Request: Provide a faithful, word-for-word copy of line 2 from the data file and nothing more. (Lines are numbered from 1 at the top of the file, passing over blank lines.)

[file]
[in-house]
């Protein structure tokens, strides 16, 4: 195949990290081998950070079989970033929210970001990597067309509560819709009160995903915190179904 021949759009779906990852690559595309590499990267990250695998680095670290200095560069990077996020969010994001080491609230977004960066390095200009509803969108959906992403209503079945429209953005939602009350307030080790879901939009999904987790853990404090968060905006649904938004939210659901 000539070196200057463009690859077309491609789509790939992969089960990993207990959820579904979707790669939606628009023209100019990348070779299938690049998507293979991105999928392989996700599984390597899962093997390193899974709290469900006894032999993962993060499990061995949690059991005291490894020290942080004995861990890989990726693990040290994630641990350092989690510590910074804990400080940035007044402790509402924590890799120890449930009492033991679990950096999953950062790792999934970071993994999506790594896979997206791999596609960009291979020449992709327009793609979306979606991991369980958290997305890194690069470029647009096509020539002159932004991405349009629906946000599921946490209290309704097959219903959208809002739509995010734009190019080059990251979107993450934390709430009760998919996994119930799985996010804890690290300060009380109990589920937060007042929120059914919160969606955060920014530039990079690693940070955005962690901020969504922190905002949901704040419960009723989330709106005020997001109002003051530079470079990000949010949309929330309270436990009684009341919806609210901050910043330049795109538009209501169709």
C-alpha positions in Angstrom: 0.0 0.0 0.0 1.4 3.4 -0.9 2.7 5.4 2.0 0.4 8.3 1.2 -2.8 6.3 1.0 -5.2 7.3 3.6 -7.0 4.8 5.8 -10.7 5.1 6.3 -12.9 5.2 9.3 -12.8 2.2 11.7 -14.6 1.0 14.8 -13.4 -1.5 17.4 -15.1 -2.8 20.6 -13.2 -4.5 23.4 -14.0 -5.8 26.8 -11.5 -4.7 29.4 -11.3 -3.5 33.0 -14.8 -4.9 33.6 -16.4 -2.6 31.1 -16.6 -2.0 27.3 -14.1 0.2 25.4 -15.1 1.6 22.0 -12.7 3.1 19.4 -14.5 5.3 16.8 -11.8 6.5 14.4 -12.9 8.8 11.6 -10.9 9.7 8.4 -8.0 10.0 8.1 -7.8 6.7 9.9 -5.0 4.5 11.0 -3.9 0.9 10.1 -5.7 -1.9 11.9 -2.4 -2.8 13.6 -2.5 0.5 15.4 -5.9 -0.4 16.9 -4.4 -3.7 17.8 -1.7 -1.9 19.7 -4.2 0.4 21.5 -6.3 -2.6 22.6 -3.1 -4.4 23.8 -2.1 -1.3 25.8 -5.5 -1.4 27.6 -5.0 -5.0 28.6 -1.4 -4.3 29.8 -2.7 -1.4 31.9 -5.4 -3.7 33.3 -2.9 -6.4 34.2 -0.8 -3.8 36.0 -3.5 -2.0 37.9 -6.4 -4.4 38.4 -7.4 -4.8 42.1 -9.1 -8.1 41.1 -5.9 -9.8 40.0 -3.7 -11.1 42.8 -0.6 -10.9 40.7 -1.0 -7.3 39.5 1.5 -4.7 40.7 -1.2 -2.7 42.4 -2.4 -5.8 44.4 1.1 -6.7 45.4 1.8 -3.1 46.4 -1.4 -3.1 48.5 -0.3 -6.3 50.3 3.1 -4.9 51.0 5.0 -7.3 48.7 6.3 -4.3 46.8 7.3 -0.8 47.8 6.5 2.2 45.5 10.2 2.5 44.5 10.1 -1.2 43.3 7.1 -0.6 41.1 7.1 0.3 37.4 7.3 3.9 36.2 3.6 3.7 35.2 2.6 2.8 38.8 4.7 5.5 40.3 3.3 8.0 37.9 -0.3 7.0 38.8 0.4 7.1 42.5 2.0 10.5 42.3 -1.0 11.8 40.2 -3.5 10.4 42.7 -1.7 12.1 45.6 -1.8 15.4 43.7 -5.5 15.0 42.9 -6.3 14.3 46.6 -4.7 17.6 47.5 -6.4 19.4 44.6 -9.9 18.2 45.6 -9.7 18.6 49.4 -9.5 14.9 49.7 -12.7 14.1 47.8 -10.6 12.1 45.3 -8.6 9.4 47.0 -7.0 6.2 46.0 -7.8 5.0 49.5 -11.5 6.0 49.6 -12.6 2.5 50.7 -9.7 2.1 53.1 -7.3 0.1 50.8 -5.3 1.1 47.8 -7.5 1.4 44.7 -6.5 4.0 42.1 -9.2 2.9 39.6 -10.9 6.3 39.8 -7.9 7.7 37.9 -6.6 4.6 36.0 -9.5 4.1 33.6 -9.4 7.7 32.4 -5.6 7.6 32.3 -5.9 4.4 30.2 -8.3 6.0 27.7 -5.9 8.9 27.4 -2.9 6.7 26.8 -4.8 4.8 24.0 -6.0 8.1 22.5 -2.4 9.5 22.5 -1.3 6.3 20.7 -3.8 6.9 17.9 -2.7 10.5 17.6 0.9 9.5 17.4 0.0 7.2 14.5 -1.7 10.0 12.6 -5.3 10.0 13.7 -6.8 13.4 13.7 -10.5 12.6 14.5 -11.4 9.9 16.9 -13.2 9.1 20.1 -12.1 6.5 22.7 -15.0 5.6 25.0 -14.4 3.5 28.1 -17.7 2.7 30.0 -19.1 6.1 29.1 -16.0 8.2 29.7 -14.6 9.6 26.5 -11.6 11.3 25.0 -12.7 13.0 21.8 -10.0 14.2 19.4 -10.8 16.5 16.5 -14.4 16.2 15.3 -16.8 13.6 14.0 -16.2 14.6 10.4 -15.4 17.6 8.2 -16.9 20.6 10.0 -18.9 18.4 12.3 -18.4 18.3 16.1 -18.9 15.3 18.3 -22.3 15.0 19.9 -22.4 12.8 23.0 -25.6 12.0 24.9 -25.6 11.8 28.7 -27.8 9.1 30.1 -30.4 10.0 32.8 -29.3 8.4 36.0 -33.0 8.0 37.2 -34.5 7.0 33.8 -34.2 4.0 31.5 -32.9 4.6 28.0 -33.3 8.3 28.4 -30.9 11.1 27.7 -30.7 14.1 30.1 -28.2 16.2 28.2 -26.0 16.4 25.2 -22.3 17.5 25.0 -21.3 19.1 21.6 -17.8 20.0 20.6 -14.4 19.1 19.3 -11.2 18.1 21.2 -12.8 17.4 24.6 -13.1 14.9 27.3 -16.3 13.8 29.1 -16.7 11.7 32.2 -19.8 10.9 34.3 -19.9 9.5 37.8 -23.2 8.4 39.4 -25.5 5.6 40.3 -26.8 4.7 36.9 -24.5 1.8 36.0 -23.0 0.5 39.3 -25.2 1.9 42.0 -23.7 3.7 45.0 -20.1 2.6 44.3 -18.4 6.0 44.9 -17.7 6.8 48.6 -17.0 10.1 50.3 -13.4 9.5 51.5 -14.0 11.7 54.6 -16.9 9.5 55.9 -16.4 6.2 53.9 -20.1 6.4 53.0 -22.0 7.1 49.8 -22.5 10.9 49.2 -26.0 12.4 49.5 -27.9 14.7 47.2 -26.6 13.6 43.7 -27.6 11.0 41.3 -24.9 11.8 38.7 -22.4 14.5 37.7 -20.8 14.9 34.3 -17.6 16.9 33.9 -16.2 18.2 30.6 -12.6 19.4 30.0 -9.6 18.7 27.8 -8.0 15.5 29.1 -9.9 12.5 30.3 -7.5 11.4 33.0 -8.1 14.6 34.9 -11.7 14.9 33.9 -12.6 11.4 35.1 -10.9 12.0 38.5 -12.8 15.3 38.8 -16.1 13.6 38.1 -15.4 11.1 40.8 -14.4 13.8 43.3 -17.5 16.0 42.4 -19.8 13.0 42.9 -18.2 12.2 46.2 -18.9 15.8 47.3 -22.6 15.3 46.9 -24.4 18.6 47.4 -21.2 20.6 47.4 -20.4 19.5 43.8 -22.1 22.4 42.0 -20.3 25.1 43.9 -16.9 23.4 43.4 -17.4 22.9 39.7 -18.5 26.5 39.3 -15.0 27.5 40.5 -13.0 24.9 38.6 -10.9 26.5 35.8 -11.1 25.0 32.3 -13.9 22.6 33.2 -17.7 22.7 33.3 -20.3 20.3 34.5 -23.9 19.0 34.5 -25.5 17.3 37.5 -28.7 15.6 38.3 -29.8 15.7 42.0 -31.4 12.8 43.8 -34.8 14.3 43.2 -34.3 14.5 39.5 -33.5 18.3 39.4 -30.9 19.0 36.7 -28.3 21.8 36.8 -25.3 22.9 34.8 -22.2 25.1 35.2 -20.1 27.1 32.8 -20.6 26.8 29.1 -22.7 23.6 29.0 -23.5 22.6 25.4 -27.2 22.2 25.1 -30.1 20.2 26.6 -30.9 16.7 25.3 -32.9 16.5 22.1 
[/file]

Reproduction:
């Protein structure tokens, strides 16, 4: 195949990290081998950070079989970033929210970001990597067309509560819709009160995903915190179904 021949759009779906990852690559595309590499990267990250695998680095670290200095560069990077996020969010994001080491609230977004960066390095200009509803969108959906992403209503079945429209953005939602009350307030080790879901939009999904987790853990404090968060905006649904938004939210659901 000539070196200057463009690859077309491609789509790939992969089960990993207990959820579904979707790669939606628009023209100019990348070779299938690049998507293979991105999928392989996700599984390597899962093997390193899974709290469900006894032999993962993060499990061995949690059991005291490894020290942080004995861990890989990726693990040290994630641990350092989690510590910074804990400080940035007044402790509402924590890799120890449930009492033991679990950096999953950062790792999934970071993994999506790594896979997206791999596609960009291979020449992709327009793609979306979606991991369980958290997305890194690069470029647009096509020539002159932004991405349009629906946000599921946490209290309704097959219903959208809002739509995010734009190019080059990251979107993450934390709430009760998919996994119930799985996010804890690290300060009380109990589920937060007042929120059914919160969606955060920014530039990079690693940070955005962690901020969504922190905002949901704040419960009723989330709106005020997001109002003051530079470079990000949010949309929330309270436990009684009341919806609210901050910043330049795109538009209501169709």